Is Hipstamatic's Fake Disposable Camera Idiotic or Brilliant?

Illustration for article titled Is Hipstamatics Fake Disposable Camera Idiotic or Brilliant?

Remember Hipstamatic? That app we all used for fake vintage photo filters before Instagram? They're plotting a comeback, and it hinges on the most ironic, most faux of all faux possible moves: a digital disposable camera for your iPhone. Yeah.

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The forthcoming Hipstamatic D-Series app, Pocket-Lint reports, works just like the regular Hipstamatic camera app—but it won't let you view any of the pics you've snapped on your phone until you've filled an entire 24 shot "roll." Just like the old days! It'll be a free download, plus the cost of extra fake image-altering "lenses," if you're so inclined. So, what's this all about? How much realism do we want in our fake things?

Digital photography has become social photography. Every time we take a picture among friends, everyone immediately crowds around the LCD for some instant vanity gratification. Which is fun. But it completely buries the fun we all used to have when we'd pick up our photos from the developer and tear open the envelope. I don't want to sound like a 24-year-old Andy Rooney, but there was something thrilling about waiting! Instead of the nostalgia for the present given to us by iPhones and point and shooters, the disposable camera was a fun, sentimental, and social experience of a more genuine kind—anticipation! And the unexpected. Both of those have been removed from apps like Instagram, where not only are our photos instantly presented to the world, but altered to fit our notion of what a memory should've been like.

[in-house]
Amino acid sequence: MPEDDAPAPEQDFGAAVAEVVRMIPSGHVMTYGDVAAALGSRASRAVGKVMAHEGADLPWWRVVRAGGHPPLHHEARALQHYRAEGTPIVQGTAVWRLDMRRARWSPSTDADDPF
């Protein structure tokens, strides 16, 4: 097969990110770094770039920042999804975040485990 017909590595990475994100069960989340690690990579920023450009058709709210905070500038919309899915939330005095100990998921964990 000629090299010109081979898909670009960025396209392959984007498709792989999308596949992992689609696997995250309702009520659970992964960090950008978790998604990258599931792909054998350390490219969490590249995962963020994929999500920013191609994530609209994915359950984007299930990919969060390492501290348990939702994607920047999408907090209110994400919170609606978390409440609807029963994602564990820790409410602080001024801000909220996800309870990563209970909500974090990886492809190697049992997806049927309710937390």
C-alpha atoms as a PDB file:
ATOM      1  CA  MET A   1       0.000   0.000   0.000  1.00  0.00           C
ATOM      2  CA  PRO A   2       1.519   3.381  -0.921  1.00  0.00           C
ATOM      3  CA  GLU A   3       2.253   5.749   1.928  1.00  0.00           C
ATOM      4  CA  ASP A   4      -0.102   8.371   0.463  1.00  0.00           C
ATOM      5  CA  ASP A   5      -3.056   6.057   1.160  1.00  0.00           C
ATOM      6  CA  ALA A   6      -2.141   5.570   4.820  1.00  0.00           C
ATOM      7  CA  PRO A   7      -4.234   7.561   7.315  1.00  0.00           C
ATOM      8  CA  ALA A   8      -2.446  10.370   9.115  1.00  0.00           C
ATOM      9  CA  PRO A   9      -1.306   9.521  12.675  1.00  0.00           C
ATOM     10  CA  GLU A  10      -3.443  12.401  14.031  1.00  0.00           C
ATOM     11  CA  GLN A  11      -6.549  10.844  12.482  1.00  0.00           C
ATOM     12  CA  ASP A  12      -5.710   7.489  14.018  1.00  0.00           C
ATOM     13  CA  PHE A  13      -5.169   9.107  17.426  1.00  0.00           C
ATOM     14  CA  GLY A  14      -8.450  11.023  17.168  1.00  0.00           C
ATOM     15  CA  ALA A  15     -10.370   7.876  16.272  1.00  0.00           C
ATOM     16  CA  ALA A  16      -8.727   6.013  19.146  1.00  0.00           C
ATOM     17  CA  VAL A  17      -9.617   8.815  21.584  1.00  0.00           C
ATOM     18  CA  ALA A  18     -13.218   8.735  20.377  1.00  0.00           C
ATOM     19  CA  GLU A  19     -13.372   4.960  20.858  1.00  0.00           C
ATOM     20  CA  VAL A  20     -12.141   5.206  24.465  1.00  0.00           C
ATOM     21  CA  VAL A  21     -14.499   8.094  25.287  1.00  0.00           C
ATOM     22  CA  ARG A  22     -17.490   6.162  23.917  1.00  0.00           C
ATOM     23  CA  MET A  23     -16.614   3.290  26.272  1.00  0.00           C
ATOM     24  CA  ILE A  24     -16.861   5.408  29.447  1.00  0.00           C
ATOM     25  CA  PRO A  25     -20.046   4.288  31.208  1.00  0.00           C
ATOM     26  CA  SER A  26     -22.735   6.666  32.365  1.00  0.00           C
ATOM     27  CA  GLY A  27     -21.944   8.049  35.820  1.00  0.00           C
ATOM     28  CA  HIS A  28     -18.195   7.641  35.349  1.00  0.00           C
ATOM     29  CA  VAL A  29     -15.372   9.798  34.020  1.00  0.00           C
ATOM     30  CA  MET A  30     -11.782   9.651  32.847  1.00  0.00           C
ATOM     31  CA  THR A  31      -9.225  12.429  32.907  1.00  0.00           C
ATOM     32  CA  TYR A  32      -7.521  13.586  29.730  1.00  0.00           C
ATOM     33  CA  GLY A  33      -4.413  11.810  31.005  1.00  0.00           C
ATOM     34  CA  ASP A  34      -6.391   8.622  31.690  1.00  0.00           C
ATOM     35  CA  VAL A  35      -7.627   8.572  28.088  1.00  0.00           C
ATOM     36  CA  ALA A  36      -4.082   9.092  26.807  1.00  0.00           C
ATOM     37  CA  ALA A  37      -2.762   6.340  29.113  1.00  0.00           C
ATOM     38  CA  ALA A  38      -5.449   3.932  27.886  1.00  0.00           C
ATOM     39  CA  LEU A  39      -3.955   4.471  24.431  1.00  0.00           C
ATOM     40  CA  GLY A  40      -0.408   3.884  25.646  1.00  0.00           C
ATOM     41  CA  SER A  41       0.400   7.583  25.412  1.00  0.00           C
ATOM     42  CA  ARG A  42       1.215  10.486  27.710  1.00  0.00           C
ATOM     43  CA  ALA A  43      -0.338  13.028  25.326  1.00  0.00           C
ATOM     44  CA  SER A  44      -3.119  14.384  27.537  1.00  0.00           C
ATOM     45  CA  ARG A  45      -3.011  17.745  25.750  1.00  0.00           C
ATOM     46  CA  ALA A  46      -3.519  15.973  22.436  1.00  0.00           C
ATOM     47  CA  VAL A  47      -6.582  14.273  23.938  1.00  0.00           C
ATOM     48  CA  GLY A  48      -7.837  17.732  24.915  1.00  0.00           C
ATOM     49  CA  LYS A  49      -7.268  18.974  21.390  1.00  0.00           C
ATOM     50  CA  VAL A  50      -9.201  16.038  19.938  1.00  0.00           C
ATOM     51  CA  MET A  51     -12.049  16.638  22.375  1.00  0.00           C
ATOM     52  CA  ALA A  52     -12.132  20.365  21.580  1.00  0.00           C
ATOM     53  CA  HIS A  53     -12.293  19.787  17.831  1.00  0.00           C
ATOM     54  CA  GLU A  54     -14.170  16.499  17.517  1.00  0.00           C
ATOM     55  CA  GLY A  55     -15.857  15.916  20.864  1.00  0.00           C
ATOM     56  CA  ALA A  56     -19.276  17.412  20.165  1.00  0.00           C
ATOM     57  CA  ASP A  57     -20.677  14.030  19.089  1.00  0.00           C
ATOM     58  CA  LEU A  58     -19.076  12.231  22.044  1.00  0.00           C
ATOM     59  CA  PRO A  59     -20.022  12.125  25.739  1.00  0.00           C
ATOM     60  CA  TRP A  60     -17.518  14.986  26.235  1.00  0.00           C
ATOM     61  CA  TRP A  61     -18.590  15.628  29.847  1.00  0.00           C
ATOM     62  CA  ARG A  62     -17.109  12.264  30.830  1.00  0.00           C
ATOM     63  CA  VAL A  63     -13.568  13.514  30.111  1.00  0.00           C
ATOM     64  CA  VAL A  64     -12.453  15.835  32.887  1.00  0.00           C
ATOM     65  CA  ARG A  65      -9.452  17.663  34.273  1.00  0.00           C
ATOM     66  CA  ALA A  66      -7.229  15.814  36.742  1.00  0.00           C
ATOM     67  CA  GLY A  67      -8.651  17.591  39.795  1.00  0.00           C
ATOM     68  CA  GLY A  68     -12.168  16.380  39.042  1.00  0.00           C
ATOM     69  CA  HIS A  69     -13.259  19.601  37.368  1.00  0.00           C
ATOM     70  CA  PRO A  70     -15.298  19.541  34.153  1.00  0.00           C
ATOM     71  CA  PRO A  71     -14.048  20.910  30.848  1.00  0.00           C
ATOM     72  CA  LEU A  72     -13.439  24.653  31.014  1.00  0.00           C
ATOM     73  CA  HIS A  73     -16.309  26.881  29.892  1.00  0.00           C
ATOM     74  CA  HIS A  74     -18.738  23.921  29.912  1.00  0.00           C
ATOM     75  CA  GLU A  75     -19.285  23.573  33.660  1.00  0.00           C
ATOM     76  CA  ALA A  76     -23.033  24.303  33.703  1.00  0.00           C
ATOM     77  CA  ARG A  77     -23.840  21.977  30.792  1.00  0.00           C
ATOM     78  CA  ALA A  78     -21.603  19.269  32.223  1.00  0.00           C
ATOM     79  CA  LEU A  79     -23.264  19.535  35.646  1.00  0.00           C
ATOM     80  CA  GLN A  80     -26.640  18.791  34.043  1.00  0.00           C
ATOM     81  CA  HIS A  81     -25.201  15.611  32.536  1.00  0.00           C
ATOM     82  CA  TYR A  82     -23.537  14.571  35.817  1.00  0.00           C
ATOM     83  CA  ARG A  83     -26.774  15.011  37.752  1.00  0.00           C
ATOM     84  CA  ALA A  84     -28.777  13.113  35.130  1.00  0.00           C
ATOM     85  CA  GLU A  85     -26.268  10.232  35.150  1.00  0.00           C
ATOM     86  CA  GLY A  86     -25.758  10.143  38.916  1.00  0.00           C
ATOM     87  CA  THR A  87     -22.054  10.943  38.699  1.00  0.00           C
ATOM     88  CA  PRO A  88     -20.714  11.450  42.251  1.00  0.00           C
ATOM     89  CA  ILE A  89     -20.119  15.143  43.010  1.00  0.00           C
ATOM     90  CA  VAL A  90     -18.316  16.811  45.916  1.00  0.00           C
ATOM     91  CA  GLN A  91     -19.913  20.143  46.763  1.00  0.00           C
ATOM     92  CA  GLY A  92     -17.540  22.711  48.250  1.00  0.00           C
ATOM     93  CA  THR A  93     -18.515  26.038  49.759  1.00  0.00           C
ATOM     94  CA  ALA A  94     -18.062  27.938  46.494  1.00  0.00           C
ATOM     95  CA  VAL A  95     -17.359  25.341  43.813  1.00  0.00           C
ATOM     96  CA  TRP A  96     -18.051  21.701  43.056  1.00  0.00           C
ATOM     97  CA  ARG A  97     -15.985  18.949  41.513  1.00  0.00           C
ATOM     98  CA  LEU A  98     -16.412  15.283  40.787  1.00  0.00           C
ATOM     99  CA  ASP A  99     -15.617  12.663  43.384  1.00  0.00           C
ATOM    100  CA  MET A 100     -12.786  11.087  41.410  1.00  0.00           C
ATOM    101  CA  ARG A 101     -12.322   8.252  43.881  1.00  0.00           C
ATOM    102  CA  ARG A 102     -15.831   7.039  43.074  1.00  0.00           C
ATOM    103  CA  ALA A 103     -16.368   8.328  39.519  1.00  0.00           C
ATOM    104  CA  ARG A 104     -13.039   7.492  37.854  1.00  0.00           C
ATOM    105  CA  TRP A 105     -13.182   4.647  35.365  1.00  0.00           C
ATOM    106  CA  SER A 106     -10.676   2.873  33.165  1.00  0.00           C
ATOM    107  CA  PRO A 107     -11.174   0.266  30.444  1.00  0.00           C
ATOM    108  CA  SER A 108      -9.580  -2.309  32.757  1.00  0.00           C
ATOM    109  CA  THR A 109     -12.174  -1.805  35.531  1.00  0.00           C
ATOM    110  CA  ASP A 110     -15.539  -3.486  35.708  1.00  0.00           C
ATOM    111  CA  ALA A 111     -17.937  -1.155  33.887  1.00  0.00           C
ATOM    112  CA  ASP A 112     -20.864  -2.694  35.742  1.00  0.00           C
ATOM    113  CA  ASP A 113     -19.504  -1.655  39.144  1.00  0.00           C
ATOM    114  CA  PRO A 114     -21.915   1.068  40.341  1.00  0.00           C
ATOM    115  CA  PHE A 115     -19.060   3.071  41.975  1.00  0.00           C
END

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I think Hipstamatic's got a good idea. Most I've talked to disagree. It's totally gimmicky, sure. But you can download this (free) gimmick and still have all the enjoyment and convenience of regular digital pics—which, don't get me wrong, I love. But is there room for both? Do we miss anything about the way photos used to be, and if so, is it worth playing iOS make believe? [Pocket-Lint via PetaPixel]


You can keep up with Sam Biddle, the author of this post, on Twitter, Facebook, or Google+.

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DISCUSSION

Joeledwards
TacoBandit

Great in theory. Probably a flop in application. The only reason we couldn't see the photos back then is b/c technology of the time didn't allow it. It's not because we actually thought it was fun and cool to wait and see how horrible our family photos turned out. I'd still like to try it out though.

My question is this... Does this mean we'll once again have piles of undeveloped "digital" film waiting to be finished so we can view them years down the road?

My suggestion to the app would be that it creates a new "digital film roll" in the camera every month regardless if the current roll is full or not. Users must go into the app and place unfinished rolls back into the camera in order to finish the 24 pictures before they can view them. It would create a little bit more curiosity as to what's on each roll and make the mixed photo experience a lot more like it was back in the day.